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Jean   Murray

3 Tips for Starting a Business with Nothing - It CAN Be Done!

By January 20, 2010

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A former student is starting into business for herself, in a professional practice.  She is finding that banks want a lot of investment on her part (at least 25%), which she doesn't have.  So she is going to work out of her parents' basement until she can move into an office.  This is great creative thinking!  The trick is to get started, any way you can.

I am convinced that anyone who wants to start a business can do so, even if they have no money.  I'm not saying you can succeed long-term (that's a whole different question), but if you have an idea for a small business, there are many creative ways to finance your start-up.

1.  Start very small. I always say the minimum you need is a place to see customers/clients, a product or service to sell, and a phone.  You don't have to have fancy equipment and a gorgeous office; your customers will understand, and you can't get what you can't afford.  Find a small place with low rent, then grow slowly.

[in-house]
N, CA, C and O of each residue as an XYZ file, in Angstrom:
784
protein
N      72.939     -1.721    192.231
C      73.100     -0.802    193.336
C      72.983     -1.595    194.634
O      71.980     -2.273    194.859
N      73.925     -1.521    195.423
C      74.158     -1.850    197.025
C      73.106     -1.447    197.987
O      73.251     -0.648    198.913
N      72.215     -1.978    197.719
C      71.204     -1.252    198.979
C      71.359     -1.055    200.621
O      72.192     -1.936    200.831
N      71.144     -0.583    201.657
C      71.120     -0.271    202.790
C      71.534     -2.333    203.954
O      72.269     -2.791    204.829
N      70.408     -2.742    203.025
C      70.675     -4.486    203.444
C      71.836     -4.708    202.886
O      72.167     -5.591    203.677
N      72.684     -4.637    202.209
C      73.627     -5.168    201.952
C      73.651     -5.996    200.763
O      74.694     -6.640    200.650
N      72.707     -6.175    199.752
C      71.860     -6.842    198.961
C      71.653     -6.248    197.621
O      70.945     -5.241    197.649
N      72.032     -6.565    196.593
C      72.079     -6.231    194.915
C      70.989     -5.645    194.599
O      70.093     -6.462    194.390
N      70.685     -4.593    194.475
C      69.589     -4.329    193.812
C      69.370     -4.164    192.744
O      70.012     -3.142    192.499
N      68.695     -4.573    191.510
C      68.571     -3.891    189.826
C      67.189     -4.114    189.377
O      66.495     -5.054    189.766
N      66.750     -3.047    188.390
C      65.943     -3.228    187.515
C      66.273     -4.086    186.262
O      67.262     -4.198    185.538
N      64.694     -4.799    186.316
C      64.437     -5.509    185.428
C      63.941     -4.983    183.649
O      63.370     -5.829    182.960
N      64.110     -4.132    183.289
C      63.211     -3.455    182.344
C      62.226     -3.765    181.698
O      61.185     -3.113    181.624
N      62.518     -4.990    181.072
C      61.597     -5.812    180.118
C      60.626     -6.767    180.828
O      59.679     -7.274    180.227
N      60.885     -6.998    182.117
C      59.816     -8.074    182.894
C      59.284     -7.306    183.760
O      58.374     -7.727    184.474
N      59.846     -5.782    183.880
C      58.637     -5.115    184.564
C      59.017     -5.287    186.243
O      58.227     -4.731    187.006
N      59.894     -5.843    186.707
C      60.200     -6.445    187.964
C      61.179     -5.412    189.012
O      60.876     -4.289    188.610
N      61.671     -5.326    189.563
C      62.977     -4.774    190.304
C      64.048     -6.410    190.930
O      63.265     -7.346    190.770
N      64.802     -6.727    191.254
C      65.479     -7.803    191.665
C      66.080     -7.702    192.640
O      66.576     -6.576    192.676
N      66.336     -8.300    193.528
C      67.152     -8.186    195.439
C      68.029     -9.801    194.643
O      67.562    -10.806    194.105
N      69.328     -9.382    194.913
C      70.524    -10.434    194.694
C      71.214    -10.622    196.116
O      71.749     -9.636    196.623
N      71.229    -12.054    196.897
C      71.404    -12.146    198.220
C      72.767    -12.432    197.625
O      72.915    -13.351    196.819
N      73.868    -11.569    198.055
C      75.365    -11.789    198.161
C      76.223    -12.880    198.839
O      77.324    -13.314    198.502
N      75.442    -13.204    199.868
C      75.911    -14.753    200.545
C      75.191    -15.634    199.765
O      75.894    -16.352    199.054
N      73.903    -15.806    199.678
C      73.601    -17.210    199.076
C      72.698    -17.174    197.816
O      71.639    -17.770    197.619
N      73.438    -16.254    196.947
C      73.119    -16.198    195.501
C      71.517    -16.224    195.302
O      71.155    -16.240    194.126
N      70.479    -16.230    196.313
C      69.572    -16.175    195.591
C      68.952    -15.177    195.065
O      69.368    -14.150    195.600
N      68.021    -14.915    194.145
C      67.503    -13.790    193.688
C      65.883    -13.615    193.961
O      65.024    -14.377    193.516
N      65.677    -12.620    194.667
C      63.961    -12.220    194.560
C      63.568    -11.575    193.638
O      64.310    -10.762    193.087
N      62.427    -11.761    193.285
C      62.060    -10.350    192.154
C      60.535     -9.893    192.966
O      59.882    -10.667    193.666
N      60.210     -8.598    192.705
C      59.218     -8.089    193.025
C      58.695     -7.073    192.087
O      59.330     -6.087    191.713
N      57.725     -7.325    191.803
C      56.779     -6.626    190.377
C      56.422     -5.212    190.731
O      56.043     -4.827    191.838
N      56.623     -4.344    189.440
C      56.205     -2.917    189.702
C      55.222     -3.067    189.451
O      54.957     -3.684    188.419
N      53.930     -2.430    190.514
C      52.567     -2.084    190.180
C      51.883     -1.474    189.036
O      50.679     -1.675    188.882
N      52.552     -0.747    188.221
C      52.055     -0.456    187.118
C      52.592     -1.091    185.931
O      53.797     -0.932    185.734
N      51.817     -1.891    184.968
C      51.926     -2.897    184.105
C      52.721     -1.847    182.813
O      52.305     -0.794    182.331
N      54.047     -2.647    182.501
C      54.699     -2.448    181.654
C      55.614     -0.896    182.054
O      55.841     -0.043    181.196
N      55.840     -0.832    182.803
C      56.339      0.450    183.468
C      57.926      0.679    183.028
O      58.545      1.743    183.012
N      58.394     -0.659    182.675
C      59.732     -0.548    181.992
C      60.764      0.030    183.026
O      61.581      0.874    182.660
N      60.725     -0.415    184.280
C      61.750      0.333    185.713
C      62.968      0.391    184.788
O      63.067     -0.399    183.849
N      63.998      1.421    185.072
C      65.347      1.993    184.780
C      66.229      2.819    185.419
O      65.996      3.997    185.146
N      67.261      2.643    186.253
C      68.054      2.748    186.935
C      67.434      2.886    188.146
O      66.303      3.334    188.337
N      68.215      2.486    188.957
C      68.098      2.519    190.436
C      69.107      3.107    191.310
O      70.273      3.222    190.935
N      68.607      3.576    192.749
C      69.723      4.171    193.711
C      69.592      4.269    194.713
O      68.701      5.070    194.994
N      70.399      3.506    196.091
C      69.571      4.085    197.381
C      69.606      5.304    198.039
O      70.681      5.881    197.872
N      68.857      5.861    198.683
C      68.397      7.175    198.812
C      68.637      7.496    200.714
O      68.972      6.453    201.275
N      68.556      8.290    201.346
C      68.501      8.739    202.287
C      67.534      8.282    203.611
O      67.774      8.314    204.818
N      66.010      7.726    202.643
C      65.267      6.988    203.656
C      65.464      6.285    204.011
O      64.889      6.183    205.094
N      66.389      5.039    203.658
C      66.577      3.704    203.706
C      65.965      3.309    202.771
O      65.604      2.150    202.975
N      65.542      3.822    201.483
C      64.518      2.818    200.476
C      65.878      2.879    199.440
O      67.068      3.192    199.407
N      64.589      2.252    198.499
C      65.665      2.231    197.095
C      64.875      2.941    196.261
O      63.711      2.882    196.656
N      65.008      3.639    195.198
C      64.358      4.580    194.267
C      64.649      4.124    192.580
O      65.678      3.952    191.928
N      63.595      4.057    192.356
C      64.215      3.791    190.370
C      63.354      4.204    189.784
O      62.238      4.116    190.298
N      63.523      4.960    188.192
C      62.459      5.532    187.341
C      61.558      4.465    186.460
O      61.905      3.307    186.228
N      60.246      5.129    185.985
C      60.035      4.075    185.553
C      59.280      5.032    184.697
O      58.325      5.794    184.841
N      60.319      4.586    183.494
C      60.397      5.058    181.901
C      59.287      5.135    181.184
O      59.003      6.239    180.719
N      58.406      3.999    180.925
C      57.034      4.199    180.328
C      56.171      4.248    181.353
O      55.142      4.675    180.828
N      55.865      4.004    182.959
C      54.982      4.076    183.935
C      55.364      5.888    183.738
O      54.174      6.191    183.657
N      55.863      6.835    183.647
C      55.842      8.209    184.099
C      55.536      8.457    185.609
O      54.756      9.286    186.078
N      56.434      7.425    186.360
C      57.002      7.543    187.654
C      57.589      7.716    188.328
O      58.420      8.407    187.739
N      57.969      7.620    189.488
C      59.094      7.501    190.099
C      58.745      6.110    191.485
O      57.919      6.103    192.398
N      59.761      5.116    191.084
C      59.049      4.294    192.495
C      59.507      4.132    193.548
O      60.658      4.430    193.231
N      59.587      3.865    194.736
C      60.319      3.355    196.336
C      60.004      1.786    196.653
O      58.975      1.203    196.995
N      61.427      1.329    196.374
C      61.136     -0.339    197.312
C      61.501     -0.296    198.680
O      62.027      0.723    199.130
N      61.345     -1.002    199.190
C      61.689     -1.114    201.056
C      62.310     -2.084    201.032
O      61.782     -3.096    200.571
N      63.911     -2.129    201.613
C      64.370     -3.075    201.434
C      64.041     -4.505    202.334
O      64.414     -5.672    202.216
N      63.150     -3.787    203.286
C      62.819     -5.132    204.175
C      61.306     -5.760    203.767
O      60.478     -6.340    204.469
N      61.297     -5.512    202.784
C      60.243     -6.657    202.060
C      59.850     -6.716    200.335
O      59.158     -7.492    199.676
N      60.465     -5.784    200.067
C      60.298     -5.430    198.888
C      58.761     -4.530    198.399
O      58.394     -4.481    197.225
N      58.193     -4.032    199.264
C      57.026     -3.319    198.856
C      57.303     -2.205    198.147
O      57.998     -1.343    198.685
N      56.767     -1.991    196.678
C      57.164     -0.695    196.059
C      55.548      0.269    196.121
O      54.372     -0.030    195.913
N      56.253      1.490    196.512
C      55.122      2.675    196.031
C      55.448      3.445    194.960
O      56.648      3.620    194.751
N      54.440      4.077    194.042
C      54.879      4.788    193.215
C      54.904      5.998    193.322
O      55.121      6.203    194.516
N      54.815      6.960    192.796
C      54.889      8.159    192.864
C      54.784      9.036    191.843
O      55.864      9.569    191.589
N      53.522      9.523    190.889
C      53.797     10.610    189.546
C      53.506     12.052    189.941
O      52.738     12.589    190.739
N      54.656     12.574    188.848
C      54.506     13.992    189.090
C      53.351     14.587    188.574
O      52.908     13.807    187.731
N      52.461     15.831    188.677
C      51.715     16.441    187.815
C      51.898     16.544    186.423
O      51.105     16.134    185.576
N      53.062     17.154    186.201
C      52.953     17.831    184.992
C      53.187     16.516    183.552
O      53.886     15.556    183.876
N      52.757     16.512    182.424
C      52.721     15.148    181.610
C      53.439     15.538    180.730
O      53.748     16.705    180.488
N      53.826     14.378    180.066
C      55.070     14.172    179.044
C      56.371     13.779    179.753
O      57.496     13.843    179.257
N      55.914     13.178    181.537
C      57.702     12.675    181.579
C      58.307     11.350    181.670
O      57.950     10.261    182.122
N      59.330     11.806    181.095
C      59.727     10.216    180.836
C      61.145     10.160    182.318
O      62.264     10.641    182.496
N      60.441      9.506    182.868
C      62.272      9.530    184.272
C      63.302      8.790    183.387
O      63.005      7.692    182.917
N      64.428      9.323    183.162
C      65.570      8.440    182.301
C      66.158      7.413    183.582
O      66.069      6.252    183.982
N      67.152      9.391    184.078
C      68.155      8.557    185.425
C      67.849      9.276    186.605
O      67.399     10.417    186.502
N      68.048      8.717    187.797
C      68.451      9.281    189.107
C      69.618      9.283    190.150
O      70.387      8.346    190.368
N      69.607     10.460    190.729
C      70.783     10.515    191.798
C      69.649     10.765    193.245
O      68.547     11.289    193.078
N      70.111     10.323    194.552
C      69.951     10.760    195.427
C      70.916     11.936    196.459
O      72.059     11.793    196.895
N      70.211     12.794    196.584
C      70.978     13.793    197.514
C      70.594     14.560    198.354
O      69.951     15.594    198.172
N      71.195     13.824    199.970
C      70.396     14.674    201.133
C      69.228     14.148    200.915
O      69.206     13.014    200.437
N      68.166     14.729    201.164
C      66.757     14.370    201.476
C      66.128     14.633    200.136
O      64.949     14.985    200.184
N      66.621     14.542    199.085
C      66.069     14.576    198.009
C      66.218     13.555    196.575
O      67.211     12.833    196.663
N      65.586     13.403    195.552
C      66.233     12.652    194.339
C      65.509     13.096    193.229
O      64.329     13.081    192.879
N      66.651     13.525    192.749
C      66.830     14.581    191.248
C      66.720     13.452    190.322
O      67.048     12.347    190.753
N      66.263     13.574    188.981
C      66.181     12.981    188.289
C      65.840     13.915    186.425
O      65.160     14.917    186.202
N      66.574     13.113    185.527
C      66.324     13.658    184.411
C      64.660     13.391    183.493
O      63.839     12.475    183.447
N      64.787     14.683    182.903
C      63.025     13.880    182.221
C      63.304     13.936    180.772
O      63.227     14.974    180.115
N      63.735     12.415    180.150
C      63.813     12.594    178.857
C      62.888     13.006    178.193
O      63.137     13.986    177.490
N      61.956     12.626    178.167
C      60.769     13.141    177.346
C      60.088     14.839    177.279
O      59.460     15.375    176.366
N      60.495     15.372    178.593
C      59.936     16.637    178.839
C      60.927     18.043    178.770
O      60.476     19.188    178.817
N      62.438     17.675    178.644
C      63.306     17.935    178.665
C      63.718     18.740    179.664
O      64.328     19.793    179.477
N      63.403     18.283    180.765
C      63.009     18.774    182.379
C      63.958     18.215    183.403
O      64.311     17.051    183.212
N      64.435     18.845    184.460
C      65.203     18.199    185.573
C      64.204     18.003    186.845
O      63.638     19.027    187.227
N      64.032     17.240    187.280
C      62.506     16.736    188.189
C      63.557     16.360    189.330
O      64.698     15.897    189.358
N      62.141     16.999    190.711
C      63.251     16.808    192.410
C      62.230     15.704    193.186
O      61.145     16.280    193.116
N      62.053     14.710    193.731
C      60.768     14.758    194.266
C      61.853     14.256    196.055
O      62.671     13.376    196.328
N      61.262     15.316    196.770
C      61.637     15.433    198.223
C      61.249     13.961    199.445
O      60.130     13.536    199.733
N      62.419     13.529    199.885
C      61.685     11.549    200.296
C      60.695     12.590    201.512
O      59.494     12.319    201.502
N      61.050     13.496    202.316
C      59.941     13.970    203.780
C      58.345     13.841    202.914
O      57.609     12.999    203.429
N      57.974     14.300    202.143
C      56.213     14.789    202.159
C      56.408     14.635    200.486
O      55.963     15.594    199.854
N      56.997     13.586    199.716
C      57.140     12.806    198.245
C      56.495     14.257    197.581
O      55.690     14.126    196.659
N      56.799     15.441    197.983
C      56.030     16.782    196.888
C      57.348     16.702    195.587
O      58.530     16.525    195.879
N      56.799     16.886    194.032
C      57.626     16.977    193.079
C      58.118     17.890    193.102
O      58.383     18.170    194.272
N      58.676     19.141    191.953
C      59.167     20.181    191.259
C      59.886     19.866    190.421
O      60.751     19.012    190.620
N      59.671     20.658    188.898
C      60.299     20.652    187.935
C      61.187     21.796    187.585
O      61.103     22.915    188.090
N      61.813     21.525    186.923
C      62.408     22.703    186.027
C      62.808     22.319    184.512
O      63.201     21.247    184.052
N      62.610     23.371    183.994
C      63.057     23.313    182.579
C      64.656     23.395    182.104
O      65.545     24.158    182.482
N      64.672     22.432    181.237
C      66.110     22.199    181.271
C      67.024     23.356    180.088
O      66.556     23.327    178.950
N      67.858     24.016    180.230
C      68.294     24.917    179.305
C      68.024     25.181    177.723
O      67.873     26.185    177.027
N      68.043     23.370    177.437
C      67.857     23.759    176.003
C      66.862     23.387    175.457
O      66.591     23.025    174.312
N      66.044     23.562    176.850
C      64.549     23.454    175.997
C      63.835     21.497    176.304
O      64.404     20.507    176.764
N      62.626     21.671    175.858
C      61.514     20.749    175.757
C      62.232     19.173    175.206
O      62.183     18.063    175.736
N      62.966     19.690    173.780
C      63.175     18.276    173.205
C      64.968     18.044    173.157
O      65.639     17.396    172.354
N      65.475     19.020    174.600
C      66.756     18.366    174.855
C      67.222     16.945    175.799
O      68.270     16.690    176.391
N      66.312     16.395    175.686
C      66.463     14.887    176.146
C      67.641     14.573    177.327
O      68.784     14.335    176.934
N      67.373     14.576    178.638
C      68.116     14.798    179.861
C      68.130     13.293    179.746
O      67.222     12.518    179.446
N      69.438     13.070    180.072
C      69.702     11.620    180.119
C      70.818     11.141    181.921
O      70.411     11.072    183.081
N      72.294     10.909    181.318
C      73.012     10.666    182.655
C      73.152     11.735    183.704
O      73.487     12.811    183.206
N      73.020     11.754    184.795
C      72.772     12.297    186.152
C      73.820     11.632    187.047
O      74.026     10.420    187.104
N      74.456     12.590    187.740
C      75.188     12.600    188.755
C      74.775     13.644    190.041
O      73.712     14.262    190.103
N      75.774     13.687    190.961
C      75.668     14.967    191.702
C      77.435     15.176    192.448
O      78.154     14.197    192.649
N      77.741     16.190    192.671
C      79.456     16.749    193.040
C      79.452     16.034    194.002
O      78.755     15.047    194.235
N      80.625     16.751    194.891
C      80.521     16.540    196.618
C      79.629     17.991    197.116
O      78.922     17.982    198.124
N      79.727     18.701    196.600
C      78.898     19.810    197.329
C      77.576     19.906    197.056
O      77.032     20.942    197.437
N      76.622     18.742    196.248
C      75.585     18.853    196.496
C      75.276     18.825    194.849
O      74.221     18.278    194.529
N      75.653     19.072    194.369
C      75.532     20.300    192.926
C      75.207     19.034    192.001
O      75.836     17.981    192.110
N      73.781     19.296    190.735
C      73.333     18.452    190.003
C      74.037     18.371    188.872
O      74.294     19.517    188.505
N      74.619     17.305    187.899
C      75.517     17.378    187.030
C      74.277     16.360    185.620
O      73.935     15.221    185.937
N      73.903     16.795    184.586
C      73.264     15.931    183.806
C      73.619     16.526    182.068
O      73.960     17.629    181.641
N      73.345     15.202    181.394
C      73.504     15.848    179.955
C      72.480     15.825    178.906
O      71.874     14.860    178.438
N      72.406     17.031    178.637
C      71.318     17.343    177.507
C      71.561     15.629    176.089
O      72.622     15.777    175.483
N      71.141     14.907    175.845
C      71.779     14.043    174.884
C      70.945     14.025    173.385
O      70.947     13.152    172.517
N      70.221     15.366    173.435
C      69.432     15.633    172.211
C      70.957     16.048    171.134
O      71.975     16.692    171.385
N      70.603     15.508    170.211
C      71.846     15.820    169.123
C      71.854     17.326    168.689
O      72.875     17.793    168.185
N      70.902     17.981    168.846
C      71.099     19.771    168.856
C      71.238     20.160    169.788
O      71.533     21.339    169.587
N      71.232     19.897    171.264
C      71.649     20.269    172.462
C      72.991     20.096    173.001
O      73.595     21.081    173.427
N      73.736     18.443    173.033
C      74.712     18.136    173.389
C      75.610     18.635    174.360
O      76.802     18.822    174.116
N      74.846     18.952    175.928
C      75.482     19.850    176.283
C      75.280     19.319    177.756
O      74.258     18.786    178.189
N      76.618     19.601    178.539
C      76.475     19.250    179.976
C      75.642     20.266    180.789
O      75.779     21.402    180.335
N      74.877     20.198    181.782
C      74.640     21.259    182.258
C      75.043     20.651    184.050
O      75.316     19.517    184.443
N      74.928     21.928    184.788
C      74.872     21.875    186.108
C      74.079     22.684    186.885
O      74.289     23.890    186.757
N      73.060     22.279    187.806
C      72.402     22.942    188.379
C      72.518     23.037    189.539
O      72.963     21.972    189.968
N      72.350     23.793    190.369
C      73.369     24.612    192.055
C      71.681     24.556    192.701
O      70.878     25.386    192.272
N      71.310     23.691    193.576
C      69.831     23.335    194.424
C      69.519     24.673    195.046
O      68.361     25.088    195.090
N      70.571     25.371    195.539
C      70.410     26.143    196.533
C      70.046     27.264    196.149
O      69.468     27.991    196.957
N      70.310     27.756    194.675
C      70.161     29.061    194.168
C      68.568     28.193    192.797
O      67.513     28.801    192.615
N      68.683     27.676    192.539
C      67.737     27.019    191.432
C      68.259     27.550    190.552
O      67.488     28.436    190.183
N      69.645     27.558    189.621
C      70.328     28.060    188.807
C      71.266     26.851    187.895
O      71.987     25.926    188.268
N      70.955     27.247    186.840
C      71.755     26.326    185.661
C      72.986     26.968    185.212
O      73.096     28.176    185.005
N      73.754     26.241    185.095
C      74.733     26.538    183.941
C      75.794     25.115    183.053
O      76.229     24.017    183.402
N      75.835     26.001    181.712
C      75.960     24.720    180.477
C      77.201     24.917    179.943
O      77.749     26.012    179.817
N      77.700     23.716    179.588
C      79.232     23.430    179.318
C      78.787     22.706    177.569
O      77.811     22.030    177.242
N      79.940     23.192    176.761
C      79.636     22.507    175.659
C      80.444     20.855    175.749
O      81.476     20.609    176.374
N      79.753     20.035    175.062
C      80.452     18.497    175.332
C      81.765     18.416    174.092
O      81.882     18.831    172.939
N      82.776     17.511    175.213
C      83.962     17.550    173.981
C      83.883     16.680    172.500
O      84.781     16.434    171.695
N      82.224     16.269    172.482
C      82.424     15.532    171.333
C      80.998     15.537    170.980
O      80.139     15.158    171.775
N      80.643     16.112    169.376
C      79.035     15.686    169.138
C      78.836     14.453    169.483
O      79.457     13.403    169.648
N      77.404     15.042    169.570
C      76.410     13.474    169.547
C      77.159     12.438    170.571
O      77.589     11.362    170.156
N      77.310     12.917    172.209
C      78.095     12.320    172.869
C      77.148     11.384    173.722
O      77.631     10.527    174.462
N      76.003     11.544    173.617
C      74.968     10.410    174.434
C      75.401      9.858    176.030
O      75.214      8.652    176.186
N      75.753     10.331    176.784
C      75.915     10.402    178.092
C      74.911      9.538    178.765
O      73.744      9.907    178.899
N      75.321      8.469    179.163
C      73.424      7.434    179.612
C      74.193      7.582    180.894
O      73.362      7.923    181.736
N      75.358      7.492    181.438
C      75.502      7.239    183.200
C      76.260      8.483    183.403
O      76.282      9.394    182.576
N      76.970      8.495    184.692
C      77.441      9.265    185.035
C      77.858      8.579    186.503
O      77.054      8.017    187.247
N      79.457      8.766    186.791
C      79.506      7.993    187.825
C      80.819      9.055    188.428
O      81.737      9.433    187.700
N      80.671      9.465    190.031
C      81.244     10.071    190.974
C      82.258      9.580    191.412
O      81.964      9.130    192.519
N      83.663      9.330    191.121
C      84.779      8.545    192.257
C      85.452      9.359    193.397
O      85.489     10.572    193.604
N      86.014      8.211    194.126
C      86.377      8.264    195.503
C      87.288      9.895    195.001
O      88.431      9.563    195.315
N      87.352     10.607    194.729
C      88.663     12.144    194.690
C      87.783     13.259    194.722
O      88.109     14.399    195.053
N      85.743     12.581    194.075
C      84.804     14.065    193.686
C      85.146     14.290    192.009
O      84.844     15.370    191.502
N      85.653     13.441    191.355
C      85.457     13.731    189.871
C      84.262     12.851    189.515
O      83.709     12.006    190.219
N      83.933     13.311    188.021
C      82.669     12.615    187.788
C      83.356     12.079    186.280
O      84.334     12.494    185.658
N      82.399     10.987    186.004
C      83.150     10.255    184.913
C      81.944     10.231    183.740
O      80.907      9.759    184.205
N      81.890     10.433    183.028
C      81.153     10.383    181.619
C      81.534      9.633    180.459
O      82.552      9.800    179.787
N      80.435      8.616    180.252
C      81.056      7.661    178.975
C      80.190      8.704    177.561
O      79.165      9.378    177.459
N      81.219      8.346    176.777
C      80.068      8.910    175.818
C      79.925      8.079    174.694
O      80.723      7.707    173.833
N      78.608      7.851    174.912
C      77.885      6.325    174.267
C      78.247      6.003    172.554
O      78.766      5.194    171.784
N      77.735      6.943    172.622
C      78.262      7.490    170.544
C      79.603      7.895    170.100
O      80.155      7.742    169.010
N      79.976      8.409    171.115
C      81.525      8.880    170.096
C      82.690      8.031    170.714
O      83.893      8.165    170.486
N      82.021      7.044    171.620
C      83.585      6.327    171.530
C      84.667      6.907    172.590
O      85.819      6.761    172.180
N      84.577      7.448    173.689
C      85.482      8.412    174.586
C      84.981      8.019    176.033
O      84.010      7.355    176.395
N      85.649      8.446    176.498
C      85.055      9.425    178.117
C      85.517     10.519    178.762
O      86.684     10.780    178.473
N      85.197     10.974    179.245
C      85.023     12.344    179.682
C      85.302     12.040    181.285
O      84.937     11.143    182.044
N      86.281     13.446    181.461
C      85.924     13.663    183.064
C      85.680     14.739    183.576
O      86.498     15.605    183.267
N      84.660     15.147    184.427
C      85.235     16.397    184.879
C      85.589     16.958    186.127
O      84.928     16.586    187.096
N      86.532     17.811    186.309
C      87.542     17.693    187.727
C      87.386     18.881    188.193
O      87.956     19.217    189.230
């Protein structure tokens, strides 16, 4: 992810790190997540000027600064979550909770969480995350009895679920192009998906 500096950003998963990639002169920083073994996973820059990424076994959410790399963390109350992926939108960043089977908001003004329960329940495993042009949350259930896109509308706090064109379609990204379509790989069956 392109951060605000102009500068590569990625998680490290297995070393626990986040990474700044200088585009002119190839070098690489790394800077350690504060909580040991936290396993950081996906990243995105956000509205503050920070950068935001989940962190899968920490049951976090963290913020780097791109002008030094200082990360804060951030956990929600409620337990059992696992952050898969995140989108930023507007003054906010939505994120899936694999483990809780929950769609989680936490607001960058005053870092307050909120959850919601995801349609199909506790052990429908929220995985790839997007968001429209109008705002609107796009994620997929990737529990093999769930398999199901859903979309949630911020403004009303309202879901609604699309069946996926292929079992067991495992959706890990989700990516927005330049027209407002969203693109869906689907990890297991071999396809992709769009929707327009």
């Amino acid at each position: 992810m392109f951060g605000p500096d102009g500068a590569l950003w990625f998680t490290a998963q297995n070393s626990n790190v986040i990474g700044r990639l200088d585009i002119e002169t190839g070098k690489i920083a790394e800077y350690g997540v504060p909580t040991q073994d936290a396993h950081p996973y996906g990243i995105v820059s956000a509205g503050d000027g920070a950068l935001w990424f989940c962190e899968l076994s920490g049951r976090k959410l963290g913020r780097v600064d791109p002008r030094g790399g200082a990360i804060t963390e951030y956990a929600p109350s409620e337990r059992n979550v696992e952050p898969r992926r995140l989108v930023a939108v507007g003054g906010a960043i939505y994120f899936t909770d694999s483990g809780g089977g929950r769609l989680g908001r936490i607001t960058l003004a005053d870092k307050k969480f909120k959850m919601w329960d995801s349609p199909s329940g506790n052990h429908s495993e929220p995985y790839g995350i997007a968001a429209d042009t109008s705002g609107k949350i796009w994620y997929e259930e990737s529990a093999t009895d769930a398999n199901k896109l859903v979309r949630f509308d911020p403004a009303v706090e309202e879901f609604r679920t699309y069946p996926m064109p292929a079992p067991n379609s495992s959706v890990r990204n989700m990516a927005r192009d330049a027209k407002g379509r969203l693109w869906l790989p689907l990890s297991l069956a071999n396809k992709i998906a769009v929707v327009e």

2.  Get a Customer Base. Since you don't have any credit, what you must have to convince the bank that you can make it is:  customers.  Get them any way you can (legally, of course!).  Go to their homes, work out of that little office, barter services.  When you can show the bank that you have a steady stream of people coming in regularly, they will be more likely to give you a loan to expand. You will also get testimonials, and these are the most effective, and least expensive, forms of advertising.

3. Use vendor credit. Vendors (table manufacturers, local businesses) are more likely to give you credit than will a bank.  For example, go to a supplier for your type of business and set up an account, or go to the local office supply place and ask to buy on account.  Buy a little, pay your bills, then buy a little more and always pay your bills.  After a while, you can use this vendor credit as another selling point with a bank.  And the biggest benefit to vendor or trade credit is that is your business credit, not your personal credit.

Of course, there are many other ways to start small and simple.  The most important thing to remember is to get started, any way you can, build up your customers and your credit, and get to a place where a bank can't say no.

For More Information

Creative Ways to Finance Your Business Start-up

Simple Business Start-up



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